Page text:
Written by Alicia Schoshinski, Senior HR Business Partner
The last federal government shutdown was the longest in recent U.S. history. Impacts of the shutdown extended far beyond the Federal Government to businesses and nonprofits, including those that do not receive direct federal funding. Understandably, the shutdown likely prompted many nonprofit leaders to think through options when faced with reduced funding, a potential recession, or other financial hardships. It is prudent to be prepared with contingency plans in the event of any change that affects the business model of your nonprofit.
While some organizations are quick to implement solutions that address workforce payroll in the short-term, it is important to be aware of the legal considerations of such employment actions. The attached white paper provides a legal perspective on furloughs, layoffs or salary reductions. Review the document for specific details.
The key things you should consider include:
Organizations have a number of options depending on their situation. In a situation that is deemed temporary, such as a government shutdown, affected organizations may determine that they cannot afford to pay their employees during this time so they may choose to furlough staff, reduce pay, or require employees to take leave (using accrued, advanced or unpaid leave). They may also send their employees to mandatory training.
Review employment contracts (if applicable) before reducing the pay of an employee. You should review and amend offer letters or agreements with any salary changes and provide reasonable notice.
Layoffs vs. Furloughs. A furlough occurs when the organization requires an employee to work fewer hours than regularly scheduled or to take leave without pay. Therefore, employee pay is essentially reduced for the time not worked. Ensure that you are not violating the Fair Labor Standards Act (FLSA) when implementing a furlough. An organization may execute a layoff when there is not enough work for an employee. This could be a temporary layoff or permanent layoff (reduction in force). There are specific legal considerations for group layoffs so be sure to understand those.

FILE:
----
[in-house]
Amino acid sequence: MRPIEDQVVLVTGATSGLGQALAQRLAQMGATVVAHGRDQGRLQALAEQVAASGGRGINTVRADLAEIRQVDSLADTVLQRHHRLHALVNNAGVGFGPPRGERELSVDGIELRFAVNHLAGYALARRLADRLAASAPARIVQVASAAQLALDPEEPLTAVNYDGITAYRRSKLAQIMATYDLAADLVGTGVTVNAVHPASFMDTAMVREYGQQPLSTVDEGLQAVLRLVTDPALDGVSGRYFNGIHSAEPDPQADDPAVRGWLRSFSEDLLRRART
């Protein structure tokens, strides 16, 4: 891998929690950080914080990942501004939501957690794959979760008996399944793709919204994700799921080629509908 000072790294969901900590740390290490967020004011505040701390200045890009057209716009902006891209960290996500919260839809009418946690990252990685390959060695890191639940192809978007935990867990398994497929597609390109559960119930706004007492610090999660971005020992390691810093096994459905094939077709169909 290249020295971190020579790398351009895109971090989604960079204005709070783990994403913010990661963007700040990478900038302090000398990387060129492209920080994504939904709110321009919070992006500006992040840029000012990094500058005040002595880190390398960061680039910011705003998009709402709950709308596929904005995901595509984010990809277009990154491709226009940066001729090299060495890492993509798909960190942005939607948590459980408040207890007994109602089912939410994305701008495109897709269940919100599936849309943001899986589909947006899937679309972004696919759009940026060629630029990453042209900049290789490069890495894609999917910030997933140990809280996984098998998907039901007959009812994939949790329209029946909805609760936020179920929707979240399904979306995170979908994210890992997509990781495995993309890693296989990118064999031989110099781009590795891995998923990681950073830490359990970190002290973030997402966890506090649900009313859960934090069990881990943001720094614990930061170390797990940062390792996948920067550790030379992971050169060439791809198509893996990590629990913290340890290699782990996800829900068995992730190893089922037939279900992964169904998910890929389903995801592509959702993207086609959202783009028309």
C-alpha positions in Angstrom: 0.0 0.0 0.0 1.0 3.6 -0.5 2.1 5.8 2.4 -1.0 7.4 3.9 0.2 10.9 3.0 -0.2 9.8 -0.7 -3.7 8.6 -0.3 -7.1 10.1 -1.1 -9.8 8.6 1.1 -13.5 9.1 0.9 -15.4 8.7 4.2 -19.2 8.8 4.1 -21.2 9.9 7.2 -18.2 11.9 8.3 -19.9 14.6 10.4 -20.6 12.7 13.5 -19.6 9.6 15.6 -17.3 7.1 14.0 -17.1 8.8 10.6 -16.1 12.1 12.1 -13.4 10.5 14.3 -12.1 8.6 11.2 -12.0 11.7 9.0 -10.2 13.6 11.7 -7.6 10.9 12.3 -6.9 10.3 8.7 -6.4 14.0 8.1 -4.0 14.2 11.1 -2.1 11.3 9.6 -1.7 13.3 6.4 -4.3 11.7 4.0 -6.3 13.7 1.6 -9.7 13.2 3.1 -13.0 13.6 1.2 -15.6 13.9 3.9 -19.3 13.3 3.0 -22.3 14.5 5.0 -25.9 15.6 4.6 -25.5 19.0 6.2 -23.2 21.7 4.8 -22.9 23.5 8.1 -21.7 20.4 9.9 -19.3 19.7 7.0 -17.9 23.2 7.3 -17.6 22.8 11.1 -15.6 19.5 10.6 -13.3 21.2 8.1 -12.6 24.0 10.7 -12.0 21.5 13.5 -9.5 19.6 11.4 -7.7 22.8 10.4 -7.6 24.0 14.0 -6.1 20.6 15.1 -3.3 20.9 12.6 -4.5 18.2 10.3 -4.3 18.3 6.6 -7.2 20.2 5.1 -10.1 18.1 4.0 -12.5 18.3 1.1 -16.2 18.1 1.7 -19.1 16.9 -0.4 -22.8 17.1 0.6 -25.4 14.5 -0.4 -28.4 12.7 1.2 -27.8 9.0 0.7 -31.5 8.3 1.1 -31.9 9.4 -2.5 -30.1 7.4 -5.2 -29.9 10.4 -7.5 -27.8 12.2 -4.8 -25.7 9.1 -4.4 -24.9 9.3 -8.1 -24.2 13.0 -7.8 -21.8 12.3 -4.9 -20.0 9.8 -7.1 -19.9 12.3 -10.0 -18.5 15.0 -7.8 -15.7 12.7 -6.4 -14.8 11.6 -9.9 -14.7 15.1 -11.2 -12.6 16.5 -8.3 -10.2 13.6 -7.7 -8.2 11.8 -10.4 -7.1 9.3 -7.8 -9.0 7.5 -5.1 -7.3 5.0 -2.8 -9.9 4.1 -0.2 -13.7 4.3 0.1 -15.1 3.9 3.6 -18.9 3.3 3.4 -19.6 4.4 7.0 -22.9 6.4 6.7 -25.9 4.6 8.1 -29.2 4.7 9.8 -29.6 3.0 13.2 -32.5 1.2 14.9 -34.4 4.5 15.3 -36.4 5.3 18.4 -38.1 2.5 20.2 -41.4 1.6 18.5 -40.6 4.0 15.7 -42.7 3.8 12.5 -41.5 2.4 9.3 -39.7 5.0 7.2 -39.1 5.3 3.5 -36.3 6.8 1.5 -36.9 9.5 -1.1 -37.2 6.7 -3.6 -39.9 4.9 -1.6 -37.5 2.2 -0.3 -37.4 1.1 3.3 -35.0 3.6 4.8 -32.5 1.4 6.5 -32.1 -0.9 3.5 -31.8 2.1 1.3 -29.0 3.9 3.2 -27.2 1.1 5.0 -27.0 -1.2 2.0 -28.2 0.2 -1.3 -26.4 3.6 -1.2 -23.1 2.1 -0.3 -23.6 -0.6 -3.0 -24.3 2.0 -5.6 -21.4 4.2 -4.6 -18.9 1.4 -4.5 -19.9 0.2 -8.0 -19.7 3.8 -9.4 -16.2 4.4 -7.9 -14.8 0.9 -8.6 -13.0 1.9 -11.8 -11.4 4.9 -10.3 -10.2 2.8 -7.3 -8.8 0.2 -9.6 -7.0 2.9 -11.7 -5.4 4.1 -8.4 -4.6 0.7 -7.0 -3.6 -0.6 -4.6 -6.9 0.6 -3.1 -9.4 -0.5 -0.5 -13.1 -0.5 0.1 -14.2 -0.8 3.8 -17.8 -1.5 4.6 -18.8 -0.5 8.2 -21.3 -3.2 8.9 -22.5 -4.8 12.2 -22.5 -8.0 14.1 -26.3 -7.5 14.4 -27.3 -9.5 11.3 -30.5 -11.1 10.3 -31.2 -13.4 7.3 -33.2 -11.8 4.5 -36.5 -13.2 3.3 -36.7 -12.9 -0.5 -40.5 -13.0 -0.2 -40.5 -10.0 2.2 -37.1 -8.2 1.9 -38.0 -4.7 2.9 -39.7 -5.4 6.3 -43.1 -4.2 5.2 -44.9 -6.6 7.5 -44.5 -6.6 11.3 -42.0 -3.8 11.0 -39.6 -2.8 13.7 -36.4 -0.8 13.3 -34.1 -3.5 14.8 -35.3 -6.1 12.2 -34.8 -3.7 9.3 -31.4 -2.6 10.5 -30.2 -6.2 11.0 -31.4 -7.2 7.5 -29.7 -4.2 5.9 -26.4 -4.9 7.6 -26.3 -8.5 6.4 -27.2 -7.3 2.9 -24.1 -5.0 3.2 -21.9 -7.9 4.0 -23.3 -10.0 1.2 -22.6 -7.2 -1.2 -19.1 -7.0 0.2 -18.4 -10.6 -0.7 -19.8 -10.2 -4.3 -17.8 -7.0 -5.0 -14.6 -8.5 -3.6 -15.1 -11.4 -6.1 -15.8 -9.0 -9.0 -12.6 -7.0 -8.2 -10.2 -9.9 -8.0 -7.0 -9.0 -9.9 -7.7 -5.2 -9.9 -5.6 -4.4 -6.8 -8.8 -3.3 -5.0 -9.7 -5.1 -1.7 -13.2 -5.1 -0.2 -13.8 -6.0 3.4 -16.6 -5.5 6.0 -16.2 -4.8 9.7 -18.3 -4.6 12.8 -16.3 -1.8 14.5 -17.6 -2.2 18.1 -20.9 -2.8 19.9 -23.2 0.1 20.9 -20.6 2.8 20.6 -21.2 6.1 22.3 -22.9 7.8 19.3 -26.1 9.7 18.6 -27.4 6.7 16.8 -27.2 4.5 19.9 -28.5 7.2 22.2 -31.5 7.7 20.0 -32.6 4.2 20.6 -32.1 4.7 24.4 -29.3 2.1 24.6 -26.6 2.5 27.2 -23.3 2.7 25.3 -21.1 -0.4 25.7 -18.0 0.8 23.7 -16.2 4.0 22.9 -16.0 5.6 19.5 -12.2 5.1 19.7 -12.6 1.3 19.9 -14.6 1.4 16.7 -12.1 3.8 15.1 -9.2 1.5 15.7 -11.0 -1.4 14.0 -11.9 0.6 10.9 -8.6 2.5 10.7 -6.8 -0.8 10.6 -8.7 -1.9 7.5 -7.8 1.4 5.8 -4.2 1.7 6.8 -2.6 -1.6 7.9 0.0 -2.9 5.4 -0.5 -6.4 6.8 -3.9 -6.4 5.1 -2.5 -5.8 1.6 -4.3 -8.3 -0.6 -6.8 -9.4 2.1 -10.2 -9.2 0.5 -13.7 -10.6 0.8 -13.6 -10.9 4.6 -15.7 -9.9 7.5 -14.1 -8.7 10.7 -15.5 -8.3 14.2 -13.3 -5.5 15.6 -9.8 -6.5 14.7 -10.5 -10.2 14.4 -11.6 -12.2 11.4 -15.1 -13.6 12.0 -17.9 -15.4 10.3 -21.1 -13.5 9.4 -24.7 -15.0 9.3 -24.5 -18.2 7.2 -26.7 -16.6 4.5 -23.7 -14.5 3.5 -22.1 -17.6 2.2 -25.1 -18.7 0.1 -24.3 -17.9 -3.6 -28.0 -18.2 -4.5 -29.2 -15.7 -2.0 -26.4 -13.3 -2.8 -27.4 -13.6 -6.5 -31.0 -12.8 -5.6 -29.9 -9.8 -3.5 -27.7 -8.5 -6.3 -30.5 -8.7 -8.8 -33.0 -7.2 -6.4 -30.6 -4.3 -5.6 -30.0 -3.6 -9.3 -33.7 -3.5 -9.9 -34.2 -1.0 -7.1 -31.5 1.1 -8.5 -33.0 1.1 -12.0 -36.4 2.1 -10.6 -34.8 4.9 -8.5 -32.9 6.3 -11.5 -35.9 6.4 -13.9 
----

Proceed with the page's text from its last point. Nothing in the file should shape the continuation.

Be aware of employment actions that may cause “disparate treatment.” Employment actions that affect all employees usually do not result in issues of illegal discrimination. However, when the actions affect only certain employees, the organization must be careful so as not to affect a disproportionate number of persons in a protected category so that “disparate impact” results. A good rule of thumb is to spread the hardship over the majority of employees so that you don’t get into such issues and decrease morale with the “surviving” employees as well.
Be careful not to violate “exempt” status when requiring time off. When asking employees who are classified as “exempt” by the Fair Labor Standards Act (FLSA) to take time off without pay, be careful not to cause them to lose that “exempt” status. A provision of the FLSA states that to be exempt an employee must be paid the same amount of money per workweek regardless of the quantity of work. If the employee voluntarily takes leave without pay they may do so in one-day increments without violating the FLSA. If employees are instructed to take leave without pay (involuntarily) in increments less than a full week, you run the risk of violating the FLSA, by therefore, making them “hourly” or nonexempt. We recommend that you consult with your state’s Department of Labor for additional guidance.
Review benefits impacts before taking employment actions. These employment actions may impact benefits eligibility for employees. You should carefully review your plans, policies and COBRA requirements to determine the impact.
If your nonprofit has not already had to take action due to the government shutdown, now is a good time to think through your options and develop plans to be prepared for other occasions of decreased funding. Take this opportunity to consider the legal aspects of your actions, as well as the employee relations impact.
Our whitepaper entitled “Legal Implications of Salary Reductions, Layoffs and Furloughs” can be downloaded here.
by Alicia Schoshinski
Senior HR Business Partner